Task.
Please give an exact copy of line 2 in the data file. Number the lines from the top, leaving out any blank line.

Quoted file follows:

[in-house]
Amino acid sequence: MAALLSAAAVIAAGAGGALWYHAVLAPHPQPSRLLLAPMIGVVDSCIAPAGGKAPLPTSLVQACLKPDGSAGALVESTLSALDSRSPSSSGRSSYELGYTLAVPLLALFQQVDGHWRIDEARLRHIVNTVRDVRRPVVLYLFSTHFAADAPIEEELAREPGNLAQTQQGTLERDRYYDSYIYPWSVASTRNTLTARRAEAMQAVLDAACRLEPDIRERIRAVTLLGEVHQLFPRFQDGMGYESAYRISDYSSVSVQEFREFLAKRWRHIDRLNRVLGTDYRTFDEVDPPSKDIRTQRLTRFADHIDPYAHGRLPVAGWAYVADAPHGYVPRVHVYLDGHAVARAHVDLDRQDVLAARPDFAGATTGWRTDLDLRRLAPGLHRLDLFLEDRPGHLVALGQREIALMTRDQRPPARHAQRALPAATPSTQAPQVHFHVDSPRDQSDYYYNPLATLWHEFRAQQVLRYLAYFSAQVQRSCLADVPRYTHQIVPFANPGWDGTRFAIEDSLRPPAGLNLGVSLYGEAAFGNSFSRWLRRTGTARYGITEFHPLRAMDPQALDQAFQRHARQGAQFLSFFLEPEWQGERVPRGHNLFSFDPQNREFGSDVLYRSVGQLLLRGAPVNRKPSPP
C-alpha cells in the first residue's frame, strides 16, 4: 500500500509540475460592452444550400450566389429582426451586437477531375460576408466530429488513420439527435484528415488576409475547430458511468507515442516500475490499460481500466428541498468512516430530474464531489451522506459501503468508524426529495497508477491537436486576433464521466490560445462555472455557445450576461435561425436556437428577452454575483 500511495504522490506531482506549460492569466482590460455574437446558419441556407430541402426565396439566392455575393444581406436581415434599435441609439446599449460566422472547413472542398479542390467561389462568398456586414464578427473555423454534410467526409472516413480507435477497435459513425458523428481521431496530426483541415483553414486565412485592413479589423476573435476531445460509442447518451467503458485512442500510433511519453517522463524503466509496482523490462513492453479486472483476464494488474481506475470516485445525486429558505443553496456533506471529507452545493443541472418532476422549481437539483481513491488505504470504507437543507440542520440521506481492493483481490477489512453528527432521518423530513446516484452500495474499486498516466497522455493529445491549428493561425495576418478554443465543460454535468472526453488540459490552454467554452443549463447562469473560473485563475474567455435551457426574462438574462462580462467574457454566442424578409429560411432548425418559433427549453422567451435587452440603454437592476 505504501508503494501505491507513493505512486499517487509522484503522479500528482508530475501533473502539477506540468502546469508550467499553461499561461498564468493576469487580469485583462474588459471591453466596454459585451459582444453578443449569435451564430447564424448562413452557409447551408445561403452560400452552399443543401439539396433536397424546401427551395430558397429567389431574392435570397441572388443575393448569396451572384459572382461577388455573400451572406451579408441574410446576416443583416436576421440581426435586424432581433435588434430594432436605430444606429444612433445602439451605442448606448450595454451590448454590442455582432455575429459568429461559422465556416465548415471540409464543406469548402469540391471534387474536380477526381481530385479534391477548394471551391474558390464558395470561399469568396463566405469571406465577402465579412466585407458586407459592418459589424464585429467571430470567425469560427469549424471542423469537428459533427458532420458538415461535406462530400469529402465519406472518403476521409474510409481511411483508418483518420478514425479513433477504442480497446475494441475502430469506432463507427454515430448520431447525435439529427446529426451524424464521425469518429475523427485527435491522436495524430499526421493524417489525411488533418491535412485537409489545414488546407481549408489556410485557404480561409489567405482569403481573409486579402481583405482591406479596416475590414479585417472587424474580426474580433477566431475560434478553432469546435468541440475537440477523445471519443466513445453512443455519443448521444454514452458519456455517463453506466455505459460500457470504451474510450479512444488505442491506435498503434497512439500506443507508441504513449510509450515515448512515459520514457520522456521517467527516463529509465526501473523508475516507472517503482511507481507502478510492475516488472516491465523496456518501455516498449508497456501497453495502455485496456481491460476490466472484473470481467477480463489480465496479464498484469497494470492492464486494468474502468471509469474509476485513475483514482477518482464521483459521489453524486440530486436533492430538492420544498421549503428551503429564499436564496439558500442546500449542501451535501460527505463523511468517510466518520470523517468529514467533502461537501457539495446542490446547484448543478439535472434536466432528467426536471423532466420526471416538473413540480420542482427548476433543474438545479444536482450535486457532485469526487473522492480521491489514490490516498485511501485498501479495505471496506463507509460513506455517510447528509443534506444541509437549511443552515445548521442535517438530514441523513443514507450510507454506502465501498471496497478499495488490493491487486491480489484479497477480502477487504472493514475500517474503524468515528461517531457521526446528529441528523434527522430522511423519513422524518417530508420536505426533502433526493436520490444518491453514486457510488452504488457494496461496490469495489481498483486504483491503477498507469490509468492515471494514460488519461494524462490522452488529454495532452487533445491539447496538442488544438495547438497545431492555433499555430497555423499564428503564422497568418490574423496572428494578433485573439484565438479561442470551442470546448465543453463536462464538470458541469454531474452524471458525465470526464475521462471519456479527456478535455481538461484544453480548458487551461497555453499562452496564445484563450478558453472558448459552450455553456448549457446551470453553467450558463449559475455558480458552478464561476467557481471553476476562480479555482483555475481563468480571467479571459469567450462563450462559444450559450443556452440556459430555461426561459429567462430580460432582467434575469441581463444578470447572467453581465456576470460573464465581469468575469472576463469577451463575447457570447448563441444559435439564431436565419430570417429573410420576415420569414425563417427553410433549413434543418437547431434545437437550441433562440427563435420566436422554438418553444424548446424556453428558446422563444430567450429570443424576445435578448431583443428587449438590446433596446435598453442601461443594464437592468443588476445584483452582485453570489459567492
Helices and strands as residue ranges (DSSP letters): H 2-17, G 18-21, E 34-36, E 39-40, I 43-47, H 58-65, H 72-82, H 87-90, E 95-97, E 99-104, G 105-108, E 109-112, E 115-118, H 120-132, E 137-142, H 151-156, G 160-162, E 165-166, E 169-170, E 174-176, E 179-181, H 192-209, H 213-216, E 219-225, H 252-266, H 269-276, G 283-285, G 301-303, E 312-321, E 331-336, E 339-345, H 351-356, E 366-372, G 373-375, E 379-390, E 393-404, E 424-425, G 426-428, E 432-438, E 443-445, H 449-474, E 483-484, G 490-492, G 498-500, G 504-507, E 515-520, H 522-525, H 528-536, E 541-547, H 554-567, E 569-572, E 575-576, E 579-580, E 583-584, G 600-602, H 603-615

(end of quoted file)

Amino acid sequence: MAALLSAAAVIAAGAGGALWYHAVLAPHPQPSRLLLAPMIGVVDSCIAPAGGKAPLPTSLVQACLKPDGSAGALVESTLSALDSRSPSSSGRSSYELGYTLAVPLLALFQQVDGHWRIDEARLRHIVNTVRDVRRPVVLYLFSTHFAADAPIEEELAREPGNLAQTQQGTLERDRYYDSYIYPWSVASTRNTLTARRAEAMQAVLDAACRLEPDIRERIRAVTLLGEVHQLFPRFQDGMGYESAYRISDYSSVSVQEFREFLAKRWRHIDRLNRVLGTDYRTFDEVDPPSKDIRTQRLTRFADHIDPYAHGRLPVAGWAYVADAPHGYVPRVHVYLDGHAVARAHVDLDRQDVLAARPDFAGATTGWRTDLDLRRLAPGLHRLDLFLEDRPGHLVALGQREIALMTRDQRPPARHAQRALPAATPSTQAPQVHFHVDSPRDQSDYYYNPLATLWHEFRAQQVLRYLAYFSAQVQRSCLADVPRYTHQIVPFANPGWDGTRFAIEDSLRPPAGLNLGVSLYGEAAFGNSFSRWLRRTGTARYGITEFHPLRAMDPQALDQAFQRHARQGAQFLSFFLEPEWQGERVPRGHNLFSFDPQNREFGSDVLYRSVGQLLLRGAPVNRKPSPP